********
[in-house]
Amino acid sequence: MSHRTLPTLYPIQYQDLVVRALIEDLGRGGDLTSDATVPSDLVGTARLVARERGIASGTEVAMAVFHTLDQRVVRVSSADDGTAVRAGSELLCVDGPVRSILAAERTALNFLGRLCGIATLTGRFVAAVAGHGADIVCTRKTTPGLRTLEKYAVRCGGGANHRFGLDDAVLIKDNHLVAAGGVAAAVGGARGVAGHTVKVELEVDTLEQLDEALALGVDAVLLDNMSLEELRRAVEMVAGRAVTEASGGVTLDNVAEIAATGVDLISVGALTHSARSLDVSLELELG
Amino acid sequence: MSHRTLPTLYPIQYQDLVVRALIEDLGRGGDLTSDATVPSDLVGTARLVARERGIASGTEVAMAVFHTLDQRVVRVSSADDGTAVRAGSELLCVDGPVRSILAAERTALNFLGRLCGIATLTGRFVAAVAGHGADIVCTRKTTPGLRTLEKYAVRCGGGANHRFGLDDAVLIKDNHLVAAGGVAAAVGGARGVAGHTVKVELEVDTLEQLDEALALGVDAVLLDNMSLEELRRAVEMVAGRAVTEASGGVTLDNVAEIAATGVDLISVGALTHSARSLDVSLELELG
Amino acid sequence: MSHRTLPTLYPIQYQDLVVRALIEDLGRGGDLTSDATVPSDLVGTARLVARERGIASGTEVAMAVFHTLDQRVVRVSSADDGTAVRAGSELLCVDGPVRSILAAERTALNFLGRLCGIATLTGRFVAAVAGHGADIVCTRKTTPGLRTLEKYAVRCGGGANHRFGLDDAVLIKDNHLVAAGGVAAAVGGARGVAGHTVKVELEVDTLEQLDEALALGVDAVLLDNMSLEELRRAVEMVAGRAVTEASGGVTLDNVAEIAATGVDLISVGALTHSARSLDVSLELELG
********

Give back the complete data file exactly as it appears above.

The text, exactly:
[in-house]
Amino acid sequence: MSHRTLPTLYPIQYQDLVVRALIEDLGRGGDLTSDATVPSDLVGTARLVARERGIASGTEVAMAVFHTLDQRVVRVSSADDGTAVRAGSELLCVDGPVRSILAAERTALNFLGRLCGIATLTGRFVAAVAGHGADIVCTRKTTPGLRTLEKYAVRCGGGANHRFGLDDAVLIKDNHLVAAGGVAAAVGGARGVAGHTVKVELEVDTLEQLDEALALGVDAVLLDNMSLEELRRAVEMVAGRAVTEASGGVTLDNVAEIAATGVDLISVGALTHSARSLDVSLELELG
Amino acid sequence: MSHRTLPTLYPIQYQDLVVRALIEDLGRGGDLTSDATVPSDLVGTARLVARERGIASGTEVAMAVFHTLDQRVVRVSSADDGTAVRAGSELLCVDGPVRSILAAERTALNFLGRLCGIATLTGRFVAAVAGHGADIVCTRKTTPGLRTLEKYAVRCGGGANHRFGLDDAVLIKDNHLVAAGGVAAAVGGARGVAGHTVKVELEVDTLEQLDEALALGVDAVLLDNMSLEELRRAVEMVAGRAVTEASGGVTLDNVAEIAATGVDLISVGALTHSARSLDVSLELELG
Amino acid sequence: MSHRTLPTLYPIQYQDLVVRALIEDLGRGGDLTSDATVPSDLVGTARLVARERGIASGTEVAMAVFHTLDQRVVRVSSADDGTAVRAGSELLCVDGPVRSILAAERTALNFLGRLCGIATLTGRFVAAVAGHGADIVCTRKTTPGLRTLEKYAVRCGGGANHRFGLDDAVLIKDNHLVAAGGVAAAVGGARGVAGHTVKVELEVDTLEQLDEALALGVDAVLLDNMSLEELRRAVEMVAGRAVTEASGGVTLDNVAEIAATGVDLISVGALTHSARSLDVSLELELG